For increased safety, each traverse utilizes double overhead lines, with a pulley riding on each line and connected to your harness, as well as having a safety line attached to the pulleys and your harness for a third point of contact. You can control your speed by braking with your gloved hand, though that was only necessary once. Below are photos of some traverses…







The final traverse is claimed to be the longest traverse of all canopy tours in the world – 1065 feet in length and 285 feet above the valley floor – and we reached 35 mph as we flew down the lines above a gorgeous valley. Exhilarating!


Thursday, January 22, 2009

Cruise Day 3: Grand Cayman

George Town, our second port-of-call, is the capital of the Cayman Islands which are directly south of Cuba and 180 miles northwest of Jamaica. It occupies 76 square miles and is 22 miles long and 8 miles wide. Its population of about 40,000 includes 20,000 indigenous people. Christopher Columbus, on his final voyage to the Americas, was blown by freak winds to these shores, on which he discovered multitudes of turtles causing him to name the islands “Las Tortugas.” However, later maps called them “Caimanau” meaning “crocodile” after the misidentified iguanas native to the islands. The island boasts no taxes of any sort and is ruled by a governor (not from the islands and hence neutral) appointed by the Queen since it remains a British territory.


No piers can accommodate tour ships, so all ships must use tenders, smaller boats, to transfer visitors to shore and back. Note the size differential between the Voyager and the shuttle tenders in the photo below…



Strong winds and large waves as seen below prevented all ships from anchoring by the unprotected downtown area, so all had to proceed 5 miles south to a protected bay called “The Spot,” thus requiring not only tender trips but also a bus ride to town.





The shore excursion we had signed up for (sea kayaking and power snorkeling) was canceled due to the waves, so we substituted horseback riding on Honey Suckle Beach.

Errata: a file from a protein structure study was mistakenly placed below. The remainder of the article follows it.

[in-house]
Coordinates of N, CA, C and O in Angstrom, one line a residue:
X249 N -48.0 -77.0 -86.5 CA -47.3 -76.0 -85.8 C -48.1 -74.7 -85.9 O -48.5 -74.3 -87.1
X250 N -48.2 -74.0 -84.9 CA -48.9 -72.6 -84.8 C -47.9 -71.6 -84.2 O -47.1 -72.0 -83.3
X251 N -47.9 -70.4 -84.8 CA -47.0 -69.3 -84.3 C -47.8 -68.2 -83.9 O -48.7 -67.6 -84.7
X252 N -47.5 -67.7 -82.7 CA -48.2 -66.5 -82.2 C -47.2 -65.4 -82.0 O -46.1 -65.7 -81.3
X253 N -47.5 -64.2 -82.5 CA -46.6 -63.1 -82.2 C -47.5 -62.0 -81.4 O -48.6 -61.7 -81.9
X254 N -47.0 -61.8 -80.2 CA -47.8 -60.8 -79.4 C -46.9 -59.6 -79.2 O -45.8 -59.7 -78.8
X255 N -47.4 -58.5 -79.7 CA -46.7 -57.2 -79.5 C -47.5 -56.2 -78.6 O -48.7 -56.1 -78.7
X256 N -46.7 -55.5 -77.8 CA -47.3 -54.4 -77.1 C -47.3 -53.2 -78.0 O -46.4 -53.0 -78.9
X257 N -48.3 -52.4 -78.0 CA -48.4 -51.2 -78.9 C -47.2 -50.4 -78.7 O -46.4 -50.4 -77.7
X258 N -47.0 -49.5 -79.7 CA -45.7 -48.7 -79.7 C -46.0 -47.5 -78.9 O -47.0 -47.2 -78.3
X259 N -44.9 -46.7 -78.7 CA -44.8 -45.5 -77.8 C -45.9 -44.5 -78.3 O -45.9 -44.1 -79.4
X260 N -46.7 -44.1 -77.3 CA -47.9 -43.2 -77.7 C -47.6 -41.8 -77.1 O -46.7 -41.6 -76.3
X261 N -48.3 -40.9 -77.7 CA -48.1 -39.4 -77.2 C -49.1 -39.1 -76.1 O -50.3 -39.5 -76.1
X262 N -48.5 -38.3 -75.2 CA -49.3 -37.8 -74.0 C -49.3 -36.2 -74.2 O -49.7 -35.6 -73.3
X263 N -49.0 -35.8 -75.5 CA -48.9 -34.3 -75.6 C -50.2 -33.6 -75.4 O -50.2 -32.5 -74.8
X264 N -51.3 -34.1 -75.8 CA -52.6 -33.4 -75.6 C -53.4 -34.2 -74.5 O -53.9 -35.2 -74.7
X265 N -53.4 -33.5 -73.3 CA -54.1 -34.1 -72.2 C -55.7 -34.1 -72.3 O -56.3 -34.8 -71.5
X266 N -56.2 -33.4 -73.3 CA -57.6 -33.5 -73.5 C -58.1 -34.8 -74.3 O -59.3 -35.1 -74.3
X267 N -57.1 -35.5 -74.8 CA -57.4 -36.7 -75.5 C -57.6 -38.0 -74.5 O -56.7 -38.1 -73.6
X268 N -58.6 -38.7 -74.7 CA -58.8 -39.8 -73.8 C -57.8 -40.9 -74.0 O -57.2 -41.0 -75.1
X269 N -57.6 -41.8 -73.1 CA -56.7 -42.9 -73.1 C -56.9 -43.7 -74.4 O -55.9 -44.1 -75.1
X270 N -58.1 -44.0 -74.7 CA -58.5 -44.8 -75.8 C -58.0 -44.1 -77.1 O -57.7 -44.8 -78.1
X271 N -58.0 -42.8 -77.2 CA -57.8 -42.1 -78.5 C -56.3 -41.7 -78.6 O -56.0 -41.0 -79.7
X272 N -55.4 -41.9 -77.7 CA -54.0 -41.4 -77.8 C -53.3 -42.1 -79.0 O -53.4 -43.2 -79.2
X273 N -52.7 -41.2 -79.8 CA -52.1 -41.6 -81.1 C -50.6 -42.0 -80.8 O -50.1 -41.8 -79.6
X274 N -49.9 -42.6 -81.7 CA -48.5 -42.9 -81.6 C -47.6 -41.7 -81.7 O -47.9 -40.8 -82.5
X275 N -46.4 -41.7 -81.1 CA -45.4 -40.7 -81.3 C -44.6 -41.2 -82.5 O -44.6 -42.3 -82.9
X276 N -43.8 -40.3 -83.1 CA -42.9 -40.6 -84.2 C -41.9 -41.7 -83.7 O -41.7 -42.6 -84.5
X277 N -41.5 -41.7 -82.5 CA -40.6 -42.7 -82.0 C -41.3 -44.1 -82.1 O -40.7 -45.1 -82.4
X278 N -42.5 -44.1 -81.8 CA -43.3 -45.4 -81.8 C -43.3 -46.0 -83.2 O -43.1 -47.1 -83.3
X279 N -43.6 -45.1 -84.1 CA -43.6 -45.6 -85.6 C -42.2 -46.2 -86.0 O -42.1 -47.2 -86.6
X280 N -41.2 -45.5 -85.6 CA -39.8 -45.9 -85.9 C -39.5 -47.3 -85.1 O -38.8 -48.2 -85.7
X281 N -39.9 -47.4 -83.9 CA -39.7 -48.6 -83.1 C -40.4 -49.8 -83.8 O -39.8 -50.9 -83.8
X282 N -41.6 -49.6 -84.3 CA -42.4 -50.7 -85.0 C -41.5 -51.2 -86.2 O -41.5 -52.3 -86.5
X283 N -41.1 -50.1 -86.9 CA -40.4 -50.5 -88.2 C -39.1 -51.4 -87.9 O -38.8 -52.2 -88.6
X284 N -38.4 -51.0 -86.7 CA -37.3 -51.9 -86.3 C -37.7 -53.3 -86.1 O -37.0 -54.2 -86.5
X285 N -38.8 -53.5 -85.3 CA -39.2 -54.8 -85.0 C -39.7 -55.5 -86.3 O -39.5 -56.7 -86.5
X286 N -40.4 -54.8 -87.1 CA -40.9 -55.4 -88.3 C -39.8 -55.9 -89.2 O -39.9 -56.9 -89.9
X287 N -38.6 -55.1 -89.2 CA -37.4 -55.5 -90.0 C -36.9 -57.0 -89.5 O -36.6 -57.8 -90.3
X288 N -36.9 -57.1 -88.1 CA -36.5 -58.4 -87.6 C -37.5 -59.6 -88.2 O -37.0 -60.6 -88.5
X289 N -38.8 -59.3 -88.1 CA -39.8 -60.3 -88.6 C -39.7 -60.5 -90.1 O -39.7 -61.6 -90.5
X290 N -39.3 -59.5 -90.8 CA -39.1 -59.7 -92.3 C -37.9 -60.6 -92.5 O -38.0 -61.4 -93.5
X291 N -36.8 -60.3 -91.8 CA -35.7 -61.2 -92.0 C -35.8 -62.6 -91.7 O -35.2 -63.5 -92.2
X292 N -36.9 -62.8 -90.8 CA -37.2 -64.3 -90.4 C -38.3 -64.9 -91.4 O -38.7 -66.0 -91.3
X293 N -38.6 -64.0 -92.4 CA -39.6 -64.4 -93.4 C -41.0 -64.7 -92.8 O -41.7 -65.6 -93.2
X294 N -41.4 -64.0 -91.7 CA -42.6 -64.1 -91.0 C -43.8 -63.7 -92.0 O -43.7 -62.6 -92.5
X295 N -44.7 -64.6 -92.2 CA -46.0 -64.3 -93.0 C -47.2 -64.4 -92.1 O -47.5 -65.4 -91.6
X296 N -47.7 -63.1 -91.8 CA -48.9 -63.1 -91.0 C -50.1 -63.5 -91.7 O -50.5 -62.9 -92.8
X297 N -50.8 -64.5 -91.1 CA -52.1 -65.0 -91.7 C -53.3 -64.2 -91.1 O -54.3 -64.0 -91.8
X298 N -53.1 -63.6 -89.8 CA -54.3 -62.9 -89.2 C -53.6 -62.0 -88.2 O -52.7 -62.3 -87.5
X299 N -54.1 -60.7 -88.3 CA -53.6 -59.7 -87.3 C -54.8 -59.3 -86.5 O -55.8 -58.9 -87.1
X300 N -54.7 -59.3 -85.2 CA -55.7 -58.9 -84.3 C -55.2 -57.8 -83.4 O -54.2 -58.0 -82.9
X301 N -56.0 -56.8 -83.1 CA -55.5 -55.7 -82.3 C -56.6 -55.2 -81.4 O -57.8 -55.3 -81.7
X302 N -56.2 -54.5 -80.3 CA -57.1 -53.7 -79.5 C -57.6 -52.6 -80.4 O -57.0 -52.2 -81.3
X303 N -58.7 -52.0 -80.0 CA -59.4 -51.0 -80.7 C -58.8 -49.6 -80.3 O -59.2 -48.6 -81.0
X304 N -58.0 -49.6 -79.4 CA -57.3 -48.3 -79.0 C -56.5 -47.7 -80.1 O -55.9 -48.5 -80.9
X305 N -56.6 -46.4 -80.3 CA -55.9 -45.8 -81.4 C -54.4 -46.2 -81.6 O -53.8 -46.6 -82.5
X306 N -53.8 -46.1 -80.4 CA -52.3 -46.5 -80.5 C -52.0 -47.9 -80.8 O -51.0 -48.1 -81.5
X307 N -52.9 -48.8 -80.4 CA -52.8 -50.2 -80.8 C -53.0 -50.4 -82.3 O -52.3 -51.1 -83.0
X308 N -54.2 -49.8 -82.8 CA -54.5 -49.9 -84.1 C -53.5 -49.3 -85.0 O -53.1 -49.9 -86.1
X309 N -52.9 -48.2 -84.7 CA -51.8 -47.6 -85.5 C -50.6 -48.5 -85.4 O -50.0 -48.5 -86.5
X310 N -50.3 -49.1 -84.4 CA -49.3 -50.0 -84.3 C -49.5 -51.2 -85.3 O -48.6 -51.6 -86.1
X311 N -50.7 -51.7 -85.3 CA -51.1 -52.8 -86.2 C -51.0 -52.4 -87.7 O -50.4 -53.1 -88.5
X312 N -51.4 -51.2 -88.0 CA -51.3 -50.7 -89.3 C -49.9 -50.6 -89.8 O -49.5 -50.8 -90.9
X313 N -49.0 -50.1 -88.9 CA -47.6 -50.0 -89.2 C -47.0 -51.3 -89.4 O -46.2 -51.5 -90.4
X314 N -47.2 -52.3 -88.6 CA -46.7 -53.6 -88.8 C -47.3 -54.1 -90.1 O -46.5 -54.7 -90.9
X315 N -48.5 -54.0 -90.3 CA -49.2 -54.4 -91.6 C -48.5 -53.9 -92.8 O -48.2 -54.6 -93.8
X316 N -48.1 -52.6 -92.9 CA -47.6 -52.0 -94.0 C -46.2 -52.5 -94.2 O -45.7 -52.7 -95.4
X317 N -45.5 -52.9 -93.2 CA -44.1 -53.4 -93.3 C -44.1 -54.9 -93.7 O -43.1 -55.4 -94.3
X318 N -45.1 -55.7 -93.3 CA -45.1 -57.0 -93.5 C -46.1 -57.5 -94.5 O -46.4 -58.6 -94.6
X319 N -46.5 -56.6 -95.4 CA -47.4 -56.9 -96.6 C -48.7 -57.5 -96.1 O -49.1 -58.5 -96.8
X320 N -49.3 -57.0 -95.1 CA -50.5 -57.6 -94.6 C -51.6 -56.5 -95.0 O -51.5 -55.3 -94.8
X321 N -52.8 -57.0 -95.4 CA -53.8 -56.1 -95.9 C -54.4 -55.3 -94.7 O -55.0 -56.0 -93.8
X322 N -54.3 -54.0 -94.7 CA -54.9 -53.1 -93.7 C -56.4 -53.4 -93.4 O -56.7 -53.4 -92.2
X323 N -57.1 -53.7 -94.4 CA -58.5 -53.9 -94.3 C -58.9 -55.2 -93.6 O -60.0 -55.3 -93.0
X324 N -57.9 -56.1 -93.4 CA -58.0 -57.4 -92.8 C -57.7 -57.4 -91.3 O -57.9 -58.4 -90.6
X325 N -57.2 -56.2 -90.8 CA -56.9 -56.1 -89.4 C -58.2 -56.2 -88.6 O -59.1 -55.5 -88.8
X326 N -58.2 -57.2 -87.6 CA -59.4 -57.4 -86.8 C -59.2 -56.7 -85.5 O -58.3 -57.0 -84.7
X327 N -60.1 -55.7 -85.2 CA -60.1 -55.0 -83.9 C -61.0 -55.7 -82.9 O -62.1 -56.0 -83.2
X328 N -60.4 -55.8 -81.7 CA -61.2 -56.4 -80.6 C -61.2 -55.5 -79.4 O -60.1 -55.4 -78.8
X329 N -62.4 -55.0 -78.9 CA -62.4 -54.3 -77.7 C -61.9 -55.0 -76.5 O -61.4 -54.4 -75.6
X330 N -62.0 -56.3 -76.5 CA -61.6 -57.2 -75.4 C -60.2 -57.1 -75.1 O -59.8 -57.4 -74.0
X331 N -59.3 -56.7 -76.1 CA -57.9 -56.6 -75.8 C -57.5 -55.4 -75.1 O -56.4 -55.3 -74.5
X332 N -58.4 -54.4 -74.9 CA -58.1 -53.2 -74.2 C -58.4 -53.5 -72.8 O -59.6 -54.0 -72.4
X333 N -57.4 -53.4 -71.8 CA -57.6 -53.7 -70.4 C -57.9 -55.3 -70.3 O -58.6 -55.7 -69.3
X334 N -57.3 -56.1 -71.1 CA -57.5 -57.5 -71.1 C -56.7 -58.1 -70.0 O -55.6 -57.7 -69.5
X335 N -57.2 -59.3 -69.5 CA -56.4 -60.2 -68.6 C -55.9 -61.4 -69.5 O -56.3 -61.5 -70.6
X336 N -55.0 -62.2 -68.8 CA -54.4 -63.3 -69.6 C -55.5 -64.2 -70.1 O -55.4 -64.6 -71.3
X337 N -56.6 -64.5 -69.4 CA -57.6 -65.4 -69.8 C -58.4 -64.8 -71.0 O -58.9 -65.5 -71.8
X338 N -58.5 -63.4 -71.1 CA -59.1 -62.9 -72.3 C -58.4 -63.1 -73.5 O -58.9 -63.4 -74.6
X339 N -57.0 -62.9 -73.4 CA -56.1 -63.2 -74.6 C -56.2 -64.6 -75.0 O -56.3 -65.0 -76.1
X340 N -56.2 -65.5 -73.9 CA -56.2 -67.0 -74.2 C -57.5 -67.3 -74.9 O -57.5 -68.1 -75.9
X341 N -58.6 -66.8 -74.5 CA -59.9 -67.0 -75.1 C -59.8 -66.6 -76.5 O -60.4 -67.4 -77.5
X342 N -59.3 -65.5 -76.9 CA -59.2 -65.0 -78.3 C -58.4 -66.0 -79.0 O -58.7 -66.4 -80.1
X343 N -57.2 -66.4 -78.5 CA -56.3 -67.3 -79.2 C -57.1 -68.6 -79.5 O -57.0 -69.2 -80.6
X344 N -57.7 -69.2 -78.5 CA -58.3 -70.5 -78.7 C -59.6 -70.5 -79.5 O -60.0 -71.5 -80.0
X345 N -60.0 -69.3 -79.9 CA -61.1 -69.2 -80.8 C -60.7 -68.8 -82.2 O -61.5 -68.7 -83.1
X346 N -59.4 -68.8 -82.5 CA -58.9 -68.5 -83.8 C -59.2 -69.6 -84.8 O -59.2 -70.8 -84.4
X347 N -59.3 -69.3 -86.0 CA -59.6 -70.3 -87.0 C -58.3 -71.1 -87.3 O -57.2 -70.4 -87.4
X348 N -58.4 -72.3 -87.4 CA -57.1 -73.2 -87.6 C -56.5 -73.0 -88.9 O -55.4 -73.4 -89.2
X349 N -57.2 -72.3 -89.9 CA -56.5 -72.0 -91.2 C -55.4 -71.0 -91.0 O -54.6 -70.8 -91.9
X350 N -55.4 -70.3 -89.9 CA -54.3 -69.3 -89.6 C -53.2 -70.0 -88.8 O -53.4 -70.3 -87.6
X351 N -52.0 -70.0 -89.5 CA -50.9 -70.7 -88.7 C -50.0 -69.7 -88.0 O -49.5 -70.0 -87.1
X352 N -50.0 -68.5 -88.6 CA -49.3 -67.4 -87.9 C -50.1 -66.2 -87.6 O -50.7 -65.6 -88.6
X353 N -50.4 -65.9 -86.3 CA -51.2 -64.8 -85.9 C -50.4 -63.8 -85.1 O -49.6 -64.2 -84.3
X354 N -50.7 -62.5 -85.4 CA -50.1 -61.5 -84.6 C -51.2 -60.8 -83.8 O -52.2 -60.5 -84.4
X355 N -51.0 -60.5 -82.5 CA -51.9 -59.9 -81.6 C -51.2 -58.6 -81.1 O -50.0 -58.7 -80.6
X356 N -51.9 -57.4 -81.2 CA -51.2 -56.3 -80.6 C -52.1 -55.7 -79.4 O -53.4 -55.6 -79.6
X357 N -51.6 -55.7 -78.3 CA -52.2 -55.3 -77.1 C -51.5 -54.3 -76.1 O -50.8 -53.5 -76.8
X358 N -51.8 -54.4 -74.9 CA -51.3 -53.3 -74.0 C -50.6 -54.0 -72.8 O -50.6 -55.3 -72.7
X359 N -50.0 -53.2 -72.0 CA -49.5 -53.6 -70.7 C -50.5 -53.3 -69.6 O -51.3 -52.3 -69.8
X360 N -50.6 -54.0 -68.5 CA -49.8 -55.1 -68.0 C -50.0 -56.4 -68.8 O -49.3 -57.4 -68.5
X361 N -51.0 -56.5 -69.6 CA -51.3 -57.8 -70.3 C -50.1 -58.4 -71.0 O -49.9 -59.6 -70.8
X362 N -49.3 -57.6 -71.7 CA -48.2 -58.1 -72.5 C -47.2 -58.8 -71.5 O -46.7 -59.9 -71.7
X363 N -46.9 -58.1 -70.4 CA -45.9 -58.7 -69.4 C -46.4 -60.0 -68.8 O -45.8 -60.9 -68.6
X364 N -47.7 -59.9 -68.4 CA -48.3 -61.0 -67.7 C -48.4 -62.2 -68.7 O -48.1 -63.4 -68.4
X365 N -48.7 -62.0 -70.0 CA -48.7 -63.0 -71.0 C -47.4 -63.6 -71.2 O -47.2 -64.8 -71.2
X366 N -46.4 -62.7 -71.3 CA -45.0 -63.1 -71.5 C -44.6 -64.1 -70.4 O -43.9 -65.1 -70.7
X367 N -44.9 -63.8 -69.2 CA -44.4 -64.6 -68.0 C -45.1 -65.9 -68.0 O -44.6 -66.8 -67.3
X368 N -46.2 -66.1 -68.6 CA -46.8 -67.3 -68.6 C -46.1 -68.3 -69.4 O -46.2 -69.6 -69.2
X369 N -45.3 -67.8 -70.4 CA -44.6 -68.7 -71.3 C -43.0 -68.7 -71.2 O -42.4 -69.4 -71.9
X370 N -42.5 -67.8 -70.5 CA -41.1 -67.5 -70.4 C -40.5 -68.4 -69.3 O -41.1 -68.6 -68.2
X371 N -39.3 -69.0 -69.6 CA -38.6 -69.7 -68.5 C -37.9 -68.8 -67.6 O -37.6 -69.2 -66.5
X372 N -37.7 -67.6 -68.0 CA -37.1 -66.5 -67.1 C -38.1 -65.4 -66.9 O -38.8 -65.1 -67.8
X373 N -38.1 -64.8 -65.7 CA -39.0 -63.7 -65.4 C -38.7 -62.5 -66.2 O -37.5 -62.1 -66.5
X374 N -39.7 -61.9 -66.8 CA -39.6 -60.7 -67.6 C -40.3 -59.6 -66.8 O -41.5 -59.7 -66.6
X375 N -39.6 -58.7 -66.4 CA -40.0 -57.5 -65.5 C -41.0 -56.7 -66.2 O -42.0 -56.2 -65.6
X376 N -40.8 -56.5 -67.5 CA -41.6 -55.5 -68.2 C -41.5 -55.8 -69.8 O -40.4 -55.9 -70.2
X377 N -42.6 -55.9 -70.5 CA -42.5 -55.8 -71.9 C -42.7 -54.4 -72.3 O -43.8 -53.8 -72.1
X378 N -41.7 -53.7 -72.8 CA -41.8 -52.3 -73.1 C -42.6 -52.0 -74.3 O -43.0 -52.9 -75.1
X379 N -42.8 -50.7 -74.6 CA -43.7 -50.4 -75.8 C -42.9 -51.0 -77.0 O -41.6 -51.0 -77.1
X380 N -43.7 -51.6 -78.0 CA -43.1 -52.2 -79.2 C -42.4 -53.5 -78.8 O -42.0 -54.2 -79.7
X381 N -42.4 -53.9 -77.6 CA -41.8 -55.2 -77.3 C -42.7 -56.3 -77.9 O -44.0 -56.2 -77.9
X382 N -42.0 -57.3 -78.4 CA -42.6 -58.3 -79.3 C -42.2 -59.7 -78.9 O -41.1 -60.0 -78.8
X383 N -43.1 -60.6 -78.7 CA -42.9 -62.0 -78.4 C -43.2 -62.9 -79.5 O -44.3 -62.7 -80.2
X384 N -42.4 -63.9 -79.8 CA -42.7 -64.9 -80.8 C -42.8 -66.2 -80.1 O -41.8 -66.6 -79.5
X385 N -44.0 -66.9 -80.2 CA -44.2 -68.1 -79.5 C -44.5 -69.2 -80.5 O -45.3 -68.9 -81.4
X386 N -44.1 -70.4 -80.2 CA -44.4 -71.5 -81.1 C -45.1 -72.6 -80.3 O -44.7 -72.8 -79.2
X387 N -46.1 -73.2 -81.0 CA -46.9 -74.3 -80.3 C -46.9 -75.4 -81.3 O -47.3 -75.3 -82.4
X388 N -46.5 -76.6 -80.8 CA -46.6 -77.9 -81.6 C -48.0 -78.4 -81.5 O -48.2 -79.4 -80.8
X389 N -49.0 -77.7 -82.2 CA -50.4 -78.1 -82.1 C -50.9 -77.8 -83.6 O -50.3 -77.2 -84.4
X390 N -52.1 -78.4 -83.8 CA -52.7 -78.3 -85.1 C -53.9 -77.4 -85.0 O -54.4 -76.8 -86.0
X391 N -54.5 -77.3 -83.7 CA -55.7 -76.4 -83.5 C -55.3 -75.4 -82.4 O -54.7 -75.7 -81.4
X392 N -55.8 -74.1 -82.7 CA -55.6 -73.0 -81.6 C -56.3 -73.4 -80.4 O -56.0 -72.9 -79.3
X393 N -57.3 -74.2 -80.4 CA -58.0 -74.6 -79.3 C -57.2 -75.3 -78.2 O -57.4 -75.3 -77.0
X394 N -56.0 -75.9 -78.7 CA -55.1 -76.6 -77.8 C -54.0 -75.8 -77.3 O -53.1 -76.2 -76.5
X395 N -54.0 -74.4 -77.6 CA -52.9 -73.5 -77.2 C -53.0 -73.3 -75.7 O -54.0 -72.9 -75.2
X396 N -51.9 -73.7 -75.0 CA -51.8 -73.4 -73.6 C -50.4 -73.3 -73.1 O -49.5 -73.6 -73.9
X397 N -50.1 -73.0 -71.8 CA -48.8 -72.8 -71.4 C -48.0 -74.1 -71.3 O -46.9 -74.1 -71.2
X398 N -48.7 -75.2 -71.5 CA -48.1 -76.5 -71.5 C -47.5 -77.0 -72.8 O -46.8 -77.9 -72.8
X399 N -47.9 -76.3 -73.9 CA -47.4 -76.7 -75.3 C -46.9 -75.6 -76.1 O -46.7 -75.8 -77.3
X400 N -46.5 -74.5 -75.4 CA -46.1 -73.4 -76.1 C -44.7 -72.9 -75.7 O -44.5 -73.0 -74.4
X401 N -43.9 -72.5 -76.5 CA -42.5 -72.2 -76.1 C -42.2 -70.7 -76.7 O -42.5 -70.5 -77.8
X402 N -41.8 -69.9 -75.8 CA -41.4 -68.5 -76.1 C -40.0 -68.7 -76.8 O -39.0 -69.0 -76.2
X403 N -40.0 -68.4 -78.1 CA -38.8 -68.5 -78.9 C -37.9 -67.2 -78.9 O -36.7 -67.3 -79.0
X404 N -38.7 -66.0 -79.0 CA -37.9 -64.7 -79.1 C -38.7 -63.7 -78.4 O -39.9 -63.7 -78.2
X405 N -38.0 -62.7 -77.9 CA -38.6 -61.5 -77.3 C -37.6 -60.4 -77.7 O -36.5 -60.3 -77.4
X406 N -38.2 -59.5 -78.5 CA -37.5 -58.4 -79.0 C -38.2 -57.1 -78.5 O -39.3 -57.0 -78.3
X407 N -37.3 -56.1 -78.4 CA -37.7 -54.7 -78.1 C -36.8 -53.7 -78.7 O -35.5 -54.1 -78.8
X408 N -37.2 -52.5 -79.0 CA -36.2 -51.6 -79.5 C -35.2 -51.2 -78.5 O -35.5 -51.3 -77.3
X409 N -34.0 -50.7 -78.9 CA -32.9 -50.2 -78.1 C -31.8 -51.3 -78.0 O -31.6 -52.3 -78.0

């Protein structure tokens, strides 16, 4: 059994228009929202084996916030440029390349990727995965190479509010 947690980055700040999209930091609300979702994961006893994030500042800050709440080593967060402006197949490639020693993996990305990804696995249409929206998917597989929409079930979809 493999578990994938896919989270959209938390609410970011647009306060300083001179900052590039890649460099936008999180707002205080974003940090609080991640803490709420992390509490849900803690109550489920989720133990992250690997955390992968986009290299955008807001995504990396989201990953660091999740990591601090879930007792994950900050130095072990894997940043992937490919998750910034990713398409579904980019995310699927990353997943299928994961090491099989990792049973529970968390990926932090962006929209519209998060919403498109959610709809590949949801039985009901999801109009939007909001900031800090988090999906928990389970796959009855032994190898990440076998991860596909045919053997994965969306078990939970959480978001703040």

The beach was scenic and the riding was fun, although most of the horses shied away from running in the water, and though it had been advertised as a 3 hour trip, it was only 2 hours, with only 1 hour of actual riding and an hour of driving/getting on horses, and unfortunately the value of the trip came nowhere close to equaling the cost of the excursion.





We were dropped off in downtown George Town where we got a bite to eat at a Paradise Restaurant by the Sea, complete with huge waves crashing over one section of the restaurant’s deck, and then walked through several stores and made a few purchases before catching a bus back to the dock and a tender back to the ship.

Wednesday, January 21, 2009

Cruise Day 2: Cozumel, Mexico

Cozumel is the capital of the Mexican state of Quintana Roo, about 50 miles south of Cancun and 10 miles off the coast of Mexico’s Yucatan Peninsula. The island is 30 miles long and 9 miles wide with a population of 67.000. The Voyager docked at the international pier…






…which is 3 miles from the downtown and main shopping area, which we then walked to along the shore road. We collected some freebies (tote bag and Tanzanite studs) and purchased some gifts and t-shirts. At Diamonds International, Ellen designed her own engagement ring, choosing a diamond style and size, its setting, and ring, which they then built and we picked up 2 hours later…




Lunch was at Pancho’s Backyard, an outside location amidst tall green plantings serving wonderful Mexican cuisine (see Ellen’s blog for food photos) with a husband and wife marinba duet providing music.


Monday, January 19, 2009

Cruise Day 1: Voyager of the Seas...